Rita Felski, (2015) The Limits of Critique. University of Chicago Press, Chicago.
Summary of Introduction
Felski announces that she will be taking on critique as both mood (rhetorically speaking, and perhaps also as a stance of the author) and method, and reiterates Ricoeur's term, the "hermeneutics of suspicion,” from which so much of the present critique of critique (or “postcritique” as Felski would prefer) is framed. She identifies four key elements of critique:
1) a "spirit of skeptical questioning or outright condemnation";
2. an "emphasis on its precarious position vis-à-vis overbearing and oppressive social forces;”
3) "the claim to be engaged in some kind of radical intellectual and/or political work" and
4) "the assumption that whatever is not critical must therefore be uncritical" (4). She will presumably be tackling each of these in turn throughout the book.
At several points she makes statements which place her project on the side of what I call "opening up" critiques of critique, that is, the emphasis is not on disabling critique as a term or a practice, but on opening up space for other approaches in an academic context in which "critique" has become dominant and even mandatory. [Note: by resisting "critique" as a dominant force, she is employing element 3 of "critique," above, even while resisting tactic 4 (she allows that non-post-critical critiques can be [critical].)]
She jousts with invisible and unnamed interlocutors who sometimes take the form of straw men (e.g. on page 9). She launches into a criticism of what she identifies as the "critique of critique:" namely, the critique of critique as normally done, that is is not sufficiently critical (9). She points out that this can involve a certain posturing ("To be sure, critique has its problems, but only because it has strayed from its true path as I define it" (8)). [Debord's denouncements of "spectacular critique" come to mind]. And she points out that this “critique of critique” means that critique is the cure for critique, which leads to an endlessness of critique – which I hope she will later discuss in terms of Foucault's concept of the "Blackmail of the Enlightenment," and yet also of his sense of critique as an ethical imperative. She ends with a mention of "receptivity" as a position that is distinct from the shielded and wary practice of critique: this struck me as strange, because I had been thinking specifically of openness and receptivity as inherent aspects of critique (based on the practice at SUVA: to practice critique you need to be open to, receptive of the work of art while also keeping some distance (much like Lefebvre's in-out stance); and to be receptive to critique, you have to be open to criticism, while also keeping yourself separate enough from your artwork so as to not feel hurt, etc.]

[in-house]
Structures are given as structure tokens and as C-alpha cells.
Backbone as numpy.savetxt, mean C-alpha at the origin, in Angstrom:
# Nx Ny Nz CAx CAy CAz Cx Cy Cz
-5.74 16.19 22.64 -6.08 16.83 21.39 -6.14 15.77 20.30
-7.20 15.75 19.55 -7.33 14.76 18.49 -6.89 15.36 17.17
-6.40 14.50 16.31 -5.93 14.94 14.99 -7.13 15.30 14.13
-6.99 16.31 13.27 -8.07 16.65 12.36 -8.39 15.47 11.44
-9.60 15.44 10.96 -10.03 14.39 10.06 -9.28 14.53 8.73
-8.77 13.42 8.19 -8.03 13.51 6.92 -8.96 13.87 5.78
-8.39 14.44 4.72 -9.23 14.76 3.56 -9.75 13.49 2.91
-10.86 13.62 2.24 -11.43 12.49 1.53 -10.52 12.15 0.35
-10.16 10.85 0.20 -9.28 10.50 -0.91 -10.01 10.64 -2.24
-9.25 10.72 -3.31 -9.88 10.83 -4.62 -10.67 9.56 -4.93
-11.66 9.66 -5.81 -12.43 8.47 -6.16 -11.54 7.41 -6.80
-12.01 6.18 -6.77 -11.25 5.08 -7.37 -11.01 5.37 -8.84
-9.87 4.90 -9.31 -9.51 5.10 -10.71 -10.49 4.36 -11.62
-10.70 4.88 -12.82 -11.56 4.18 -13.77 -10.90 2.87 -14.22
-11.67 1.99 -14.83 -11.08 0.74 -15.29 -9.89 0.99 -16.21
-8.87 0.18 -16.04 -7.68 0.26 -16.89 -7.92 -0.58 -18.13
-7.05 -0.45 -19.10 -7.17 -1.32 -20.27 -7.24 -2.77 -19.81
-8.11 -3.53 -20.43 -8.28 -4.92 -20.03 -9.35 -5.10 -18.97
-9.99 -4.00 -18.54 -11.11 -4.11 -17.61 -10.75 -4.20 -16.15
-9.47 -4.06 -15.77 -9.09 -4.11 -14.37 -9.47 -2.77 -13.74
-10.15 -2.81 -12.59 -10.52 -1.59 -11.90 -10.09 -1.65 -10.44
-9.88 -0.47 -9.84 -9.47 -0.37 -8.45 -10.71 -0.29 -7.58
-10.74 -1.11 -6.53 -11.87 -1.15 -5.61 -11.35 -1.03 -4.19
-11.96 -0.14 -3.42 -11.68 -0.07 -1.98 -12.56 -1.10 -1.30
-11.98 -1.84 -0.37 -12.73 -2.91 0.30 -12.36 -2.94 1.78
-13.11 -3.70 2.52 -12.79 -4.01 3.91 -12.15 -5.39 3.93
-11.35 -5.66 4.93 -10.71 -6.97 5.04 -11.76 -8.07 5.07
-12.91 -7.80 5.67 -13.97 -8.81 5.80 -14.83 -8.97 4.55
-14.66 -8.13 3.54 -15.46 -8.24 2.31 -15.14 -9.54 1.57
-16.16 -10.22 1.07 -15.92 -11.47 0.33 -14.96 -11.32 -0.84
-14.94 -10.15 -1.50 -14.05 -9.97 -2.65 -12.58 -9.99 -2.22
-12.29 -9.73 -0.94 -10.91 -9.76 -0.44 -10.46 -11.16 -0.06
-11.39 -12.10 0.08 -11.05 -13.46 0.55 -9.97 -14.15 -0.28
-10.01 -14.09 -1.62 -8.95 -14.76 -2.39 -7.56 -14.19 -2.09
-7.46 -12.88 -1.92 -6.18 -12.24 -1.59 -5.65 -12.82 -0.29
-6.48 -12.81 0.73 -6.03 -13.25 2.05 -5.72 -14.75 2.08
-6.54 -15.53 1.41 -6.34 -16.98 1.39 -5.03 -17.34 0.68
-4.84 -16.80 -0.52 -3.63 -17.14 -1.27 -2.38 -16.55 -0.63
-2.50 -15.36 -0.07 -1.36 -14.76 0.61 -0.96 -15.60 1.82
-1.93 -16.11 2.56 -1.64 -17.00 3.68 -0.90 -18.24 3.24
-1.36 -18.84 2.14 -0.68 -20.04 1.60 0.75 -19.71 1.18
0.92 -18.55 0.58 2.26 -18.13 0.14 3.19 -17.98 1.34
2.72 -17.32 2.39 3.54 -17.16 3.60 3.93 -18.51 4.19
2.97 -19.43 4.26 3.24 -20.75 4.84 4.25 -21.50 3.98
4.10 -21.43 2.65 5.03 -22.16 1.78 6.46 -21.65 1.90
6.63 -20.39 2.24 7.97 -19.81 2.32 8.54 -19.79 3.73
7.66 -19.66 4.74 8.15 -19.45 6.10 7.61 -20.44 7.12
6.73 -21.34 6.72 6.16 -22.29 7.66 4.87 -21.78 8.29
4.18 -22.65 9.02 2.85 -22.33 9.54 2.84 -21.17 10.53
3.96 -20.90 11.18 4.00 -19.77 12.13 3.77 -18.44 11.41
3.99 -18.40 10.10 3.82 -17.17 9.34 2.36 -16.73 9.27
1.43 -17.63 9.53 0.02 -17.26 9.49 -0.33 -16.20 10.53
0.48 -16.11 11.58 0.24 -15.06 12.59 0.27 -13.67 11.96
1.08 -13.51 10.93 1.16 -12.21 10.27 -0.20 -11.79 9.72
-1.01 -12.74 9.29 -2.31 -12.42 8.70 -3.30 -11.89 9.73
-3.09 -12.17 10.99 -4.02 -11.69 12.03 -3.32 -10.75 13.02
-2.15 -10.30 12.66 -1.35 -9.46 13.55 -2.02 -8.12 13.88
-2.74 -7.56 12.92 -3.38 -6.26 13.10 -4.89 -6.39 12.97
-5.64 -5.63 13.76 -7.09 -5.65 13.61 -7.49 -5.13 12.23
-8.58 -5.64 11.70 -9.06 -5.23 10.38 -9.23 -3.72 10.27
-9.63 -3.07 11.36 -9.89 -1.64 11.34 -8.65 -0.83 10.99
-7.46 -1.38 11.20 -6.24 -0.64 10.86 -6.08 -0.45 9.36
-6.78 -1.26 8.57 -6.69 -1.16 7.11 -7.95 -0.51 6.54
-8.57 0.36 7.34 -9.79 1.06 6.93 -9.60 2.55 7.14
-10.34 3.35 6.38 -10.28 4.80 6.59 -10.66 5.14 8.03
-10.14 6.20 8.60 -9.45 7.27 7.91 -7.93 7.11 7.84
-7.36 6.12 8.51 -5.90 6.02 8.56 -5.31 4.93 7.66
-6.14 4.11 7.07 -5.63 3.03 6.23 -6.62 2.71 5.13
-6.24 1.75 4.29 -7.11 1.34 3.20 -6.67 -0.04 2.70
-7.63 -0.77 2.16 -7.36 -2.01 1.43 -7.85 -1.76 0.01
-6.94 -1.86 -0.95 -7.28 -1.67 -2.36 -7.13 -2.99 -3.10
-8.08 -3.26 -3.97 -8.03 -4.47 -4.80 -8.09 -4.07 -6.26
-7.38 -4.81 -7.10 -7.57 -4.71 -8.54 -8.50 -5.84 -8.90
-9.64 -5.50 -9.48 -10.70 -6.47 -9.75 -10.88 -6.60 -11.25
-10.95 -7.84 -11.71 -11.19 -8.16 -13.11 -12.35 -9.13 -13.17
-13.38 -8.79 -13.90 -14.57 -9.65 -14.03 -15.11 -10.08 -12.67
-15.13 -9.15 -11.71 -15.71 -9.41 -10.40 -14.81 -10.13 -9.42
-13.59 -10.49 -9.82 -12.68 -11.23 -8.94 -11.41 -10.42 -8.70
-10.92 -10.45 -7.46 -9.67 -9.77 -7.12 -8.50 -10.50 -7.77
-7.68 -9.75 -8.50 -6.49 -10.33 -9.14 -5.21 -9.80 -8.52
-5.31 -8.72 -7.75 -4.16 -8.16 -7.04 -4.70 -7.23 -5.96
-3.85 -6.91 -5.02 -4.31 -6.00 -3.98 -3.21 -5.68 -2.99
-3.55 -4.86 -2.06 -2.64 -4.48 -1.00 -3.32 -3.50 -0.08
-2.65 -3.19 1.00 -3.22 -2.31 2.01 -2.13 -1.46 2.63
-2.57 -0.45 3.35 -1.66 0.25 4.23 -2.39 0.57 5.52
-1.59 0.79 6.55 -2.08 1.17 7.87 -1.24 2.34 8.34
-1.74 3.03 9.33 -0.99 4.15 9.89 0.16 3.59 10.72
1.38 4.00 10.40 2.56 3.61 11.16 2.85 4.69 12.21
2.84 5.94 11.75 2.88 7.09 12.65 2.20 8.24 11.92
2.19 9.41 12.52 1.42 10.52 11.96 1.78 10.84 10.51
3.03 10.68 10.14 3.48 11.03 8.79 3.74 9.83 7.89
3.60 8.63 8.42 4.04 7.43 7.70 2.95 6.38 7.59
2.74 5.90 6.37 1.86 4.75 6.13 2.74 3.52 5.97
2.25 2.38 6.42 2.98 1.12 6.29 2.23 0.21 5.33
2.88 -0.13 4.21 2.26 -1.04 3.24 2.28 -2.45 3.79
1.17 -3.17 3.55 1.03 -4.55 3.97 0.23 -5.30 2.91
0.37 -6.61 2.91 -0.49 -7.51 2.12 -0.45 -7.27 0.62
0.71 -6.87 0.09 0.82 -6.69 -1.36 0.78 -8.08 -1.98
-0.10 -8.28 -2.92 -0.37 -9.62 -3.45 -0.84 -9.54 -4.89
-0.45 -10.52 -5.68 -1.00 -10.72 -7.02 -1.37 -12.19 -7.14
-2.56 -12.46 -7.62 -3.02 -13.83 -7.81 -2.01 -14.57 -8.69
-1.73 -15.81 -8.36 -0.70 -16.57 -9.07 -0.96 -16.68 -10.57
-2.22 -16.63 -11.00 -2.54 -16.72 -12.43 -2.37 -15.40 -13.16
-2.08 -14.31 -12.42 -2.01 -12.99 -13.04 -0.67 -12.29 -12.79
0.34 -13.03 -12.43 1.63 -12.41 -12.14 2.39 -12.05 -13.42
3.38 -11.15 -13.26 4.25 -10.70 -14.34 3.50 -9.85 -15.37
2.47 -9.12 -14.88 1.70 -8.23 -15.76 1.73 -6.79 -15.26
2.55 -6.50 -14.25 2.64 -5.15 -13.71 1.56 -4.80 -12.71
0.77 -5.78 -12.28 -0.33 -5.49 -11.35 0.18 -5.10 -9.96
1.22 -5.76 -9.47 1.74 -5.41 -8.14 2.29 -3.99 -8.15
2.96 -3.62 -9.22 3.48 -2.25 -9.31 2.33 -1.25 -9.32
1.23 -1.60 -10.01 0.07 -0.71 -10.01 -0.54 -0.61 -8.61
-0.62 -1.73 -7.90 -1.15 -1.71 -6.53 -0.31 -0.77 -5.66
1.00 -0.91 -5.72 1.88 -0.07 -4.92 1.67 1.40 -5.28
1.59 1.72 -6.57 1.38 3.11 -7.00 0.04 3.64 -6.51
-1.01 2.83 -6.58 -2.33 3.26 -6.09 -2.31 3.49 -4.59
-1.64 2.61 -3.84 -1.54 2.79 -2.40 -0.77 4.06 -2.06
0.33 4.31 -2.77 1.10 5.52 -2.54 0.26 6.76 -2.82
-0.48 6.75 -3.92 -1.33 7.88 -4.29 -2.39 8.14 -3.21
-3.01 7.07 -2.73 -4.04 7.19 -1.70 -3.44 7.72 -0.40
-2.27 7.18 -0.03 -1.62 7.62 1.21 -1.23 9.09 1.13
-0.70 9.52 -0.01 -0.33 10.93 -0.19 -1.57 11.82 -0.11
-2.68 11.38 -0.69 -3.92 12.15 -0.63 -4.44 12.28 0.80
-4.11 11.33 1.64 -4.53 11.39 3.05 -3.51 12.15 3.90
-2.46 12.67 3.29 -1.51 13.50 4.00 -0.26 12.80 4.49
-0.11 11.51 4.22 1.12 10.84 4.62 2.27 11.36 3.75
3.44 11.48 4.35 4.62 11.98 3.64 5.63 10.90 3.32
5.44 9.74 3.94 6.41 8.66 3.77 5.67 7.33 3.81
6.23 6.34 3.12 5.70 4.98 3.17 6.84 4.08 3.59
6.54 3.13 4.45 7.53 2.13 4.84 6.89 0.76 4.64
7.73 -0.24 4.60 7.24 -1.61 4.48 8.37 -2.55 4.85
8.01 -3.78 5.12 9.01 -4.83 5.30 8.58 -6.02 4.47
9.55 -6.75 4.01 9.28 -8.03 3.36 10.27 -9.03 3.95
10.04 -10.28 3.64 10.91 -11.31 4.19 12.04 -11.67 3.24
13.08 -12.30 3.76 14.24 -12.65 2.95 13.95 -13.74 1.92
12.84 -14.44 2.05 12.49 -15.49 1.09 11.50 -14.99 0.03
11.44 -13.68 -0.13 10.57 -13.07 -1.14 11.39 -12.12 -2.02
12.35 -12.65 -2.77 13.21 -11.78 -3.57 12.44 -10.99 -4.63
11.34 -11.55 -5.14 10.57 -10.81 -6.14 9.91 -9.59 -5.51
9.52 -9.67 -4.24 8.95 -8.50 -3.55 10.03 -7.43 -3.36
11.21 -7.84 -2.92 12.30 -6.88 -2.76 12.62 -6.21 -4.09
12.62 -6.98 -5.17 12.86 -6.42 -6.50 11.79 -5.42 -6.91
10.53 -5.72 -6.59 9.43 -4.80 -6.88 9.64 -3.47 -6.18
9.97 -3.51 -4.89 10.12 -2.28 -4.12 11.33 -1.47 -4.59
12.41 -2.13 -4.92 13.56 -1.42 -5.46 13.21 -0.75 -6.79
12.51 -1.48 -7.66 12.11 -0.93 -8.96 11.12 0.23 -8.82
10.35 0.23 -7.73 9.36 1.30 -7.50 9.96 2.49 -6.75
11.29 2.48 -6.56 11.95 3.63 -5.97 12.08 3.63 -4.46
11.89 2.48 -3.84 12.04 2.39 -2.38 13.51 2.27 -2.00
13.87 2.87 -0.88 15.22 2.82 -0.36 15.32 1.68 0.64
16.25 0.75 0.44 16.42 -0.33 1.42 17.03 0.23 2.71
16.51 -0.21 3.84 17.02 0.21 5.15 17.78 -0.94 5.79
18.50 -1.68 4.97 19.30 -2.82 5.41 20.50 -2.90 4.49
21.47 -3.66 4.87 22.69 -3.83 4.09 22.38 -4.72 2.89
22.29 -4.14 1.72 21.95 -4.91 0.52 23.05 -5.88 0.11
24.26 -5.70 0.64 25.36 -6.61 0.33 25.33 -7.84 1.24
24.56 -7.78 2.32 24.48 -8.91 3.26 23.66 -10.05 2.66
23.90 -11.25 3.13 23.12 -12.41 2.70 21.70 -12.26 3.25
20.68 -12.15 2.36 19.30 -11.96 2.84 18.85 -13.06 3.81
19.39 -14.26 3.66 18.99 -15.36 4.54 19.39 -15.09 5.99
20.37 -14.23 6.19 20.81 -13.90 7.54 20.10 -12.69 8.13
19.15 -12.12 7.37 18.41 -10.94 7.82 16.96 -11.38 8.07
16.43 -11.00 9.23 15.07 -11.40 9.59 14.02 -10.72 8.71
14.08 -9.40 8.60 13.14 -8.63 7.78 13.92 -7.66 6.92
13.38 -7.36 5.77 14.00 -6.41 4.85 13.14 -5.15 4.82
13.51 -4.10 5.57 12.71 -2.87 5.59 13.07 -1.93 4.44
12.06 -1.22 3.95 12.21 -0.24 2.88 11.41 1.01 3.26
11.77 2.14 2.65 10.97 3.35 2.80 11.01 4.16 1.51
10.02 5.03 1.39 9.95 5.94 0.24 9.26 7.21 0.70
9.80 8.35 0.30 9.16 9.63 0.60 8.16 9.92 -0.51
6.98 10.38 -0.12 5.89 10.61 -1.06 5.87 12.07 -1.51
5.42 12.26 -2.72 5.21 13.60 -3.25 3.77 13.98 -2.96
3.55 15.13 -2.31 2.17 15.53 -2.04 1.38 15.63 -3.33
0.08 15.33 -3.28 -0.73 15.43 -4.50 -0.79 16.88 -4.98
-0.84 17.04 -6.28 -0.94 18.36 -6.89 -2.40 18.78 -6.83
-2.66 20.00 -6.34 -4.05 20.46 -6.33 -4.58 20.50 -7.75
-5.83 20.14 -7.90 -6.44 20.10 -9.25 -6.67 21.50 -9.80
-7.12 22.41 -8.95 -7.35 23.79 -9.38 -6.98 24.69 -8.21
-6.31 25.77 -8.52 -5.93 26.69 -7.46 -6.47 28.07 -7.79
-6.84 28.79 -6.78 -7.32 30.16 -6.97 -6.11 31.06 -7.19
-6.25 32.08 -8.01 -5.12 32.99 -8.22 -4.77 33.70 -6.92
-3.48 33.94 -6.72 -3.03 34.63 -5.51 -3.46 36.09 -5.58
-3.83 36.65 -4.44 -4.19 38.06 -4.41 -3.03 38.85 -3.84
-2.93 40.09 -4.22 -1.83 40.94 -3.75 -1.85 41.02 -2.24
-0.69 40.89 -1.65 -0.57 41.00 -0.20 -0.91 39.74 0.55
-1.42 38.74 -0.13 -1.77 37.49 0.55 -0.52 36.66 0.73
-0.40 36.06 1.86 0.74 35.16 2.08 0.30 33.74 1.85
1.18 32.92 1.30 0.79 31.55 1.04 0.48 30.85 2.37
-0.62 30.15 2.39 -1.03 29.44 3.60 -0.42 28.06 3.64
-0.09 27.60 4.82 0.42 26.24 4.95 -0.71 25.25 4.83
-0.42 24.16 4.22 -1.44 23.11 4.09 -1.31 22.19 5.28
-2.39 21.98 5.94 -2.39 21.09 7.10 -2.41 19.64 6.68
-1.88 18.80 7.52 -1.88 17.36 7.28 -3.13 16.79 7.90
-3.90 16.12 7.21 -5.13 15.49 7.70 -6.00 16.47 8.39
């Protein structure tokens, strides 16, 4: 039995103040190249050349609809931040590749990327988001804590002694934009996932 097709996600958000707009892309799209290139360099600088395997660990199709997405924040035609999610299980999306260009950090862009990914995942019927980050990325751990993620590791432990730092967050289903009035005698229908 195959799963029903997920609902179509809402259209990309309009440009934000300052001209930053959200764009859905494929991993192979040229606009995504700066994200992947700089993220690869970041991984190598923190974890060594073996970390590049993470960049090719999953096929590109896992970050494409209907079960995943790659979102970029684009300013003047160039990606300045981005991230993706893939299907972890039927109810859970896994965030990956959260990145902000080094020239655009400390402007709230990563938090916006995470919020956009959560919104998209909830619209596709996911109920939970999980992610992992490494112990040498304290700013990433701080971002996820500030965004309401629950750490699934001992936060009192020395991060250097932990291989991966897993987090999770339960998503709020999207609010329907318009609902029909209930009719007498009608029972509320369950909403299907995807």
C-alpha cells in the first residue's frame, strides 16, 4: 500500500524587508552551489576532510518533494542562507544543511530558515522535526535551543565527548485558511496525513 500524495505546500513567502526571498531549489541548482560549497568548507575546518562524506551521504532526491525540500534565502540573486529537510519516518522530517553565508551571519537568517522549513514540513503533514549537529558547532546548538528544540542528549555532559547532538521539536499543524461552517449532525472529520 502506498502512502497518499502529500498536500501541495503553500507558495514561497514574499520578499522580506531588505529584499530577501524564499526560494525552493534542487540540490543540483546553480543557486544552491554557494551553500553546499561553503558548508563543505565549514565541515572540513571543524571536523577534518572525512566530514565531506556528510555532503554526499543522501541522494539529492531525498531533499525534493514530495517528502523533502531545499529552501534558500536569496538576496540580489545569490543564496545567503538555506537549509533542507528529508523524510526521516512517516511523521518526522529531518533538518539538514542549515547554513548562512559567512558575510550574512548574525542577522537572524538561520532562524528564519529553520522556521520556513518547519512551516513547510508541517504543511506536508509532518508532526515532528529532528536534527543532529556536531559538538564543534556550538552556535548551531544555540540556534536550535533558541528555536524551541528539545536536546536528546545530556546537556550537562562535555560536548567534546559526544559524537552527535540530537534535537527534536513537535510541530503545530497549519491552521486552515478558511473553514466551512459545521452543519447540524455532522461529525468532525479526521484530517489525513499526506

In general this book looks quite exciting and promises to greatly expand my understanding of the nuance and breadth of "post-critique." Nevertheless I am also more and more convinced that this really could be called a "critique of critique." Felski (and others) are clearly delimiting "critique" into a particularly narrow category (just like Latour did) and then insisting that what is outside of that (namely, what they are doing) is not "critique." They thus are performing the very same definition-based move that they are criticizing. [And Foucault’s comments on how Kant opened up a “gap” between “critique” and Aufklärung seem immediately relevant]. This is all, also, situated within disciplines like literary criticism, which Felski identifies as overly saturated with critique. Much like with Latour, there is a presumption that "critique" is solely the practice of academics, and just how or why such a concept or term could be important outside of academia remains unaddressed and perhaps not even considered (but she promises to address the politics of critique in chapter four).
In passing, I noted a number of uses of enchanted language involving "spirit," or "demon," used negatively as something that possesses "critics." A promising aspect is the discussion of "mood" or rhetoric, and alternative hermeneutics beyond "suspicion."